JP&JB: PES schemes which mean Payments for Environmental Services conventionally require the service provider to demonstrate additionality. For example, suppose a local beverage company wants perennial supplies of clean water for its distilleries. Suppose that the water supply comes from a forest catchment. The catchment manager must actively ensure that road building and logging do not result in sedimentation or pollution of the water supply and do not impede the water flow. Such measures conventionally increase the cost of forest management with that cost being compensated by the payments by the distiller for access to the clean water.
Likewise, a REDD scheme requires active measures to reduce emissions from deforestation and forest degradation. But this is not what Guyana has done. Guyana has made no policy commitment and taken no measures to reduce deforestation or degradation from logging or mining.
The deal with Norway is a non-standard artificial deal involving a critical emission level far above the actual or foreseen rates. As the website REDD Monitor has pointed out several times, the Norway-Guyana deal is a disreputable piece of ‘hot air’. Why Norway became involved with Guyana is partly explained in the University of Oslo thesis by Heide Bade (2012); it involves internal political ambitions in Norway and is quite unrelated to conventional ideas of REDD+.
There was a stricture against increased logging in the original Joint Concept Note (JCN) associated with the Norway-Guyana MoU. This stricture imposed a financial penalty if the average annual wood production of the six years 2003-2008 was exceeded in any of the years of the MoU 2009-2015. In fact, the limit was exceeded in 2010, 2011, 2013, 2014 and 2015. The penalty was fiscally ineffective: the profit from the extra logs far exceeded (by about six times) the cost of the penalty. Of course, the people of Guyana suffered the penalty while the profit was enjoyed by some foreign companies.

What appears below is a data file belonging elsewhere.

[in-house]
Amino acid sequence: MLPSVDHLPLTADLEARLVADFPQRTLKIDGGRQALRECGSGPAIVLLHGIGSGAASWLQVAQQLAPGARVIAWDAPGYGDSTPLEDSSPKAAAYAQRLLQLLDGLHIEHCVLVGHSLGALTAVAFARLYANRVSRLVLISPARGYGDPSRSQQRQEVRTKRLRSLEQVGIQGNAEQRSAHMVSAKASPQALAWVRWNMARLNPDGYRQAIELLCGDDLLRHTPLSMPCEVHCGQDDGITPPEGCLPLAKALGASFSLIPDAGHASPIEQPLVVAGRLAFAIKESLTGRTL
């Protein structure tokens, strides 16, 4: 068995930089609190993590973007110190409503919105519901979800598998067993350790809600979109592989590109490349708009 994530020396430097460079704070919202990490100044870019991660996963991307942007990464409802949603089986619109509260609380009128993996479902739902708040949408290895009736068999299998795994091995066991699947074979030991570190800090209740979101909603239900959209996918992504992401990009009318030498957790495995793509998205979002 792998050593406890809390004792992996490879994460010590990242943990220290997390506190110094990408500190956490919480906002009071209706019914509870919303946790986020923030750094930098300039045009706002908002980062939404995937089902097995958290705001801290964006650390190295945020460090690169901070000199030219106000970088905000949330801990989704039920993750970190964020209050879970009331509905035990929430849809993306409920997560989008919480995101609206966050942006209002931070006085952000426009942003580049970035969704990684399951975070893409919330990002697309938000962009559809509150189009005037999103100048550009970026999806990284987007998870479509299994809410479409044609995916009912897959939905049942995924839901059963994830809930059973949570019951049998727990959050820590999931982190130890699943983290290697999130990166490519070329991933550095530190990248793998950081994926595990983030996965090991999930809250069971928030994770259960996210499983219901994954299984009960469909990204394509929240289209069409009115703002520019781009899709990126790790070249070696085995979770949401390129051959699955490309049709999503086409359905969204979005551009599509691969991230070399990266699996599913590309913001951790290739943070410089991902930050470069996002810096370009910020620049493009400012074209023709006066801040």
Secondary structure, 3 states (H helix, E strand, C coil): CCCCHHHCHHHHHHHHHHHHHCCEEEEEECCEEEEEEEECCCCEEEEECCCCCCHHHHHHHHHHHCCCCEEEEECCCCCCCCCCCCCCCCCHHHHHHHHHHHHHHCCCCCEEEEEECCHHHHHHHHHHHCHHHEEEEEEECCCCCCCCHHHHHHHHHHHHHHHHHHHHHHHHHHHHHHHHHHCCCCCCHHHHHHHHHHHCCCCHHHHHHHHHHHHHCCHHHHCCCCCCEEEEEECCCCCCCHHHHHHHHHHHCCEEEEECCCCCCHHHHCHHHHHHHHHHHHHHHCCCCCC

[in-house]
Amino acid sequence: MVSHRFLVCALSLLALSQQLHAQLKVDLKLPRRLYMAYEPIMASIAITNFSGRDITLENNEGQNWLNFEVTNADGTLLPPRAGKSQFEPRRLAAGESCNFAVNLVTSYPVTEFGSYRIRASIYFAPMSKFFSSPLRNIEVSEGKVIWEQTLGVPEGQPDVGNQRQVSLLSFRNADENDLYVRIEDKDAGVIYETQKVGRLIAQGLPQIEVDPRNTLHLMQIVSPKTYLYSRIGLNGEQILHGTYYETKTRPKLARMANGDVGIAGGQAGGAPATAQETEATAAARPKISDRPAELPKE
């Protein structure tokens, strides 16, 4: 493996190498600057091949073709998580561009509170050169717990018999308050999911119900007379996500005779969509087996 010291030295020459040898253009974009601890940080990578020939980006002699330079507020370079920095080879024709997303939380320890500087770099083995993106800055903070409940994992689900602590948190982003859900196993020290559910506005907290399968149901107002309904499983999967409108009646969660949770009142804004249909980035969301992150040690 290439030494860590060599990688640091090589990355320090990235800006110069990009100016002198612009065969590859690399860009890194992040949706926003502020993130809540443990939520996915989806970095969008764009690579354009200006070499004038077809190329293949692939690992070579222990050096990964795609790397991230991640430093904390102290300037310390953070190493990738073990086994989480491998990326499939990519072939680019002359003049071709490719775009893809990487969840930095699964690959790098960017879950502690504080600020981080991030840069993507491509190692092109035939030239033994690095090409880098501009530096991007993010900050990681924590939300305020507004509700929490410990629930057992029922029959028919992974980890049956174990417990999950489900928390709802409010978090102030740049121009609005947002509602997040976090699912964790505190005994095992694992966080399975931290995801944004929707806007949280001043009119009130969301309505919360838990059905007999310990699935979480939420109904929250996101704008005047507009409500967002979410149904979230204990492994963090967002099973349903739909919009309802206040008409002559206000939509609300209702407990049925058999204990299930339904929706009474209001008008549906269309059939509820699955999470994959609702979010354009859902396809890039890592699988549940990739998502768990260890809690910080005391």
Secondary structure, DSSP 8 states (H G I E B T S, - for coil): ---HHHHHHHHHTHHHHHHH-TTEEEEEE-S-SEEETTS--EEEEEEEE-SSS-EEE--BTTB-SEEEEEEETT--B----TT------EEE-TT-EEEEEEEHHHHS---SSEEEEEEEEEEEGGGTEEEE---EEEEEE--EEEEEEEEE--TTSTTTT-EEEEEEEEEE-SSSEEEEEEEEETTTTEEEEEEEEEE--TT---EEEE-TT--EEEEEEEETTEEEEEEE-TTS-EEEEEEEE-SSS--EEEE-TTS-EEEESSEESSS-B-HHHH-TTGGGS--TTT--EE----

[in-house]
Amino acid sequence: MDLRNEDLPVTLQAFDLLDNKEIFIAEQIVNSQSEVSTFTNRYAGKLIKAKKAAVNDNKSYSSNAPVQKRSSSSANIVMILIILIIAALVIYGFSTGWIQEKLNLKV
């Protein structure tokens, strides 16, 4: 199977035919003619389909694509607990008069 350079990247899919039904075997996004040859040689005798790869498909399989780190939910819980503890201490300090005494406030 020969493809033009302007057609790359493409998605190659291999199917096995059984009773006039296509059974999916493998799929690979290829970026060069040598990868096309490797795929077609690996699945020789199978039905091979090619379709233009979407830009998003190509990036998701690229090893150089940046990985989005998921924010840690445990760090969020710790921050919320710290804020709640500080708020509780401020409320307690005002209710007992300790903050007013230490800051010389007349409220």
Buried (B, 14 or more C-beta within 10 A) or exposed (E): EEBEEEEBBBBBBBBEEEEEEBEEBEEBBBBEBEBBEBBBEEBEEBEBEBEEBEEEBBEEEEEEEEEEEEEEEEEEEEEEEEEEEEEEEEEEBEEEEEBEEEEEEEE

The Norwegian cash comes from the aid budget, not from a commercial contract. That may explain the peculiar features of the deal between ambitious Minister Eric Solheim and ambitious former President Bharrat Jagdeo, which appear in no other PES scheme globally. This is why this scheme is actually worthless internationally, except for the technical aspects of RapidEye analysis.
We know that some Norwegian staff read the website REDD-Monitor so they are well aware of the uncontrolled logging and mining in Guyana. If we understand correctly, as long as Guyana does not breach the artificially high limit for deforestation specified in successive versions of the JCN, Norway does not worry about high levels of uncontrolled logging and mining.
The process for assessing deforestation in Guyana for the MoU is described each year in the GFC-Indufor report. This multi-hundred page technical document can be downloaded from the GFC website. There is no simple –language version, although we ask the Norwegians to make the report understandable for people in Guyana: except for one year, there has been no response from Oslo.